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(266e) Agile Management of PhD Projects: A Risk-Mitigation Plan for Graduate Education

Authors: 
Pirro, L., Ghent University
Montero Carrero, M., Ristretto
Contino, F., Vrije Universiteit Brussel
Thybaut, J. W., Ghent University

1.      Introduction

justify">Pursuing a PhD can feel like walking on a tightrope:
exhilaration and adrenaline arising from the challenge can drive one forward,
but the fear of failure and of a ruinous fall might be paralyzing [1].

justify">The psychological distress faced by graduate students
has multiple roots, such as difficulties in maintaining a work-family balance,
lack of inspirational guidance, uncertainties about future career outcomes,
etc. [2]. Addressing, not to mention solving, these challenges cannot be done
with a one-size-fits-all strategy; each PhD is a unique experience by a unique
individual [3].

justify">However, one common feature is shared by all research
projects, namely the strive to push boundaries of science forward. This is a
highly uncertain and sometimes unpredictable task and for this reason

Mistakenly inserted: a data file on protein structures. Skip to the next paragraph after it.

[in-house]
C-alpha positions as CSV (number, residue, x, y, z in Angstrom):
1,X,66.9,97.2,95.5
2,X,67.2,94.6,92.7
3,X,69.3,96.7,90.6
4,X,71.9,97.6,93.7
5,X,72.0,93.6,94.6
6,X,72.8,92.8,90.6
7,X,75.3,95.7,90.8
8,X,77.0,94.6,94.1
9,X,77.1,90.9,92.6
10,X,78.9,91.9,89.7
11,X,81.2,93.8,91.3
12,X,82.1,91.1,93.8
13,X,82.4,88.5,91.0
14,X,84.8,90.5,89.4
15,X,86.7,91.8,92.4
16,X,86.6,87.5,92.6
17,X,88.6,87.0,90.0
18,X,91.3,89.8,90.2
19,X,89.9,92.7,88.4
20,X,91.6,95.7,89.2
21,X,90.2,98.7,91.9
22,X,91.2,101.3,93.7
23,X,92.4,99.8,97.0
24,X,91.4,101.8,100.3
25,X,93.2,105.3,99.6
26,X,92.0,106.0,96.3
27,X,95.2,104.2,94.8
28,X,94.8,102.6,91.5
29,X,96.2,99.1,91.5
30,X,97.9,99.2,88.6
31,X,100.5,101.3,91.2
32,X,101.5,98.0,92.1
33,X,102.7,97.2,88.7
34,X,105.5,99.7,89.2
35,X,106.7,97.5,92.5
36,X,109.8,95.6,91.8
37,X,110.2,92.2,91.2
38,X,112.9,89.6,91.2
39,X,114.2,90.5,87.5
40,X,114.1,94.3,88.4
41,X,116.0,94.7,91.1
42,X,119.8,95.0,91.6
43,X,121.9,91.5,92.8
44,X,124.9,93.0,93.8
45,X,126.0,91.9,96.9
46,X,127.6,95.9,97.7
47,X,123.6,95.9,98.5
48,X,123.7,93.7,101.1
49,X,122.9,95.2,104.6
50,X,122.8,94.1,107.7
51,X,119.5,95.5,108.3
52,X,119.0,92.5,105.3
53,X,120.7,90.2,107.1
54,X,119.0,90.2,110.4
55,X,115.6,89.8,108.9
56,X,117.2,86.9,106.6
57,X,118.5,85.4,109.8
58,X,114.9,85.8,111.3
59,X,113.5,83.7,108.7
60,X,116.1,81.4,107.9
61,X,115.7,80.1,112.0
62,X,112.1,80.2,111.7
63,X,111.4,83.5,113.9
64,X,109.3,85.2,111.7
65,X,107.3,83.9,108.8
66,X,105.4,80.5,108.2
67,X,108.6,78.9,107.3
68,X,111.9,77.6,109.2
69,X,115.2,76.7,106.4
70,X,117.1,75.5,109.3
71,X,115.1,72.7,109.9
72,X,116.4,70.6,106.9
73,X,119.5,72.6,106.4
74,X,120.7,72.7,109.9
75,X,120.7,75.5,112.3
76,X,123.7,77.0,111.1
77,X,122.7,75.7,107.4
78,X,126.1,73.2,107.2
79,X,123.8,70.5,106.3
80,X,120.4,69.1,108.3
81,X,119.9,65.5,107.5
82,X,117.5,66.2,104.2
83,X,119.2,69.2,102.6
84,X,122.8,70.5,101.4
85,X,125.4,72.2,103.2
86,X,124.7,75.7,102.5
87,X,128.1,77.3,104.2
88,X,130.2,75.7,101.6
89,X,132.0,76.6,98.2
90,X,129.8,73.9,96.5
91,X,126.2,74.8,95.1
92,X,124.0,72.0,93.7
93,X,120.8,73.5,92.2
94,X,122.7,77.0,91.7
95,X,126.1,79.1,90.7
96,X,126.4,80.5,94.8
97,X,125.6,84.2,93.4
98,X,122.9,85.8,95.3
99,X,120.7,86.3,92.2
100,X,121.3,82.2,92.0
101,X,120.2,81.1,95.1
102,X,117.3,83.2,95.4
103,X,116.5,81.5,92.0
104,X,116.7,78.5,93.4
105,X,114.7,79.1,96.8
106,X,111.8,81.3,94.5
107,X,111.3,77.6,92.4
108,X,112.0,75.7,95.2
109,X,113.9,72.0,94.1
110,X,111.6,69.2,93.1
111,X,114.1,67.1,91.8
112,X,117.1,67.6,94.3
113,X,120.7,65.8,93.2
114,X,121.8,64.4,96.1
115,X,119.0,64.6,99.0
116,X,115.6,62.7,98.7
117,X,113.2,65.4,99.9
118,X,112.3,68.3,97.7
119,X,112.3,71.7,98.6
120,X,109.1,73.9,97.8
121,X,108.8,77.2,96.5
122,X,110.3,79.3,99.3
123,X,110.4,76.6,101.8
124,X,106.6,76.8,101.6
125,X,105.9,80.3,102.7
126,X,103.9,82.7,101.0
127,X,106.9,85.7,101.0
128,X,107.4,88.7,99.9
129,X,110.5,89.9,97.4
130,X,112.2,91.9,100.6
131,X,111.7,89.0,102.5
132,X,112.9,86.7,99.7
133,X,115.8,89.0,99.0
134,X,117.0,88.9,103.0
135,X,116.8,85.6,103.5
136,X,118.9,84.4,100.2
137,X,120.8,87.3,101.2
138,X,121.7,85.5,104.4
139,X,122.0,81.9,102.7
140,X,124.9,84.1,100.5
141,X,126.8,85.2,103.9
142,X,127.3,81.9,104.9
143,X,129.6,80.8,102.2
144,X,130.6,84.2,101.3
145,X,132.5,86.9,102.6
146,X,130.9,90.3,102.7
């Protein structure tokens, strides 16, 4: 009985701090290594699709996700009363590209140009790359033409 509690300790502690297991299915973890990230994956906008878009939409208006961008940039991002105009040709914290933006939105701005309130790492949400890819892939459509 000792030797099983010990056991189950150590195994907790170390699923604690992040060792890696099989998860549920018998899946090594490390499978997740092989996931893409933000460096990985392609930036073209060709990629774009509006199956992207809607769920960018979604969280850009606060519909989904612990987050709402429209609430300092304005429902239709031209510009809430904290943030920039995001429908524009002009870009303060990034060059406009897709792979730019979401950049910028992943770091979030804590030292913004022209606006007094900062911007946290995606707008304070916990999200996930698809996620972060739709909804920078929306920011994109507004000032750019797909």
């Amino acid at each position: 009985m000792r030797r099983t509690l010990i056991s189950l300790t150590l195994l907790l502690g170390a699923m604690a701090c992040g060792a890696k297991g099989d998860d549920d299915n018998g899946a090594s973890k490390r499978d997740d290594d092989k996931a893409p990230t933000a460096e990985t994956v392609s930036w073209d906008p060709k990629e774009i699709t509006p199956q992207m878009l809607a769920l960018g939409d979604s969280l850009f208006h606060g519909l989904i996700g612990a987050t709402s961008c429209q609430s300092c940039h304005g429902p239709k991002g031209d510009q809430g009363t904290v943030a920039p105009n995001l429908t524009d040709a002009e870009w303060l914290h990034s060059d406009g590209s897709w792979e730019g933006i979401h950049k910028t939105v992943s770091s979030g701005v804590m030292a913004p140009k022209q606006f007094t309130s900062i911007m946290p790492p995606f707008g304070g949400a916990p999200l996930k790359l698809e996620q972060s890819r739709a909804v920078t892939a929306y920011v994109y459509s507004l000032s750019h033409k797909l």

traditional management strategies, such as ‘waterfall’ methods [4] and Gantt
charts [5], tend to fail. PhD projects do not follow the plans and so far there
is no clear risk-mitigation system to support the graduate student when this
happens.

In the present
work an Agile approach to graduate education, in general, and the
management of PhD projects, more specifically, is proposed. The goal is to draw
the attention of an Academic audience to this management philosophy, as a
promising instrument for potentially enhancing the productivity of PhD
projects, while at the same time improving the psychosocial wellbeing of
graduate candidates.

 

2.      Agile principles

When the Agile Manifesto [6] was first published, 18 years
ago, it started a disruptive revolution in the world of software development.
One of the core principles at the heart of this philosophy is ‘Responding to
change over following a plan’. Having an Agile mindset means being
flexible, responsive, adaptable. In an Agile world, progress is measured
through the attainment of concrete results and working outcomes, rather than by
ticking off successive tasks on a to-do list. An early, limited result, which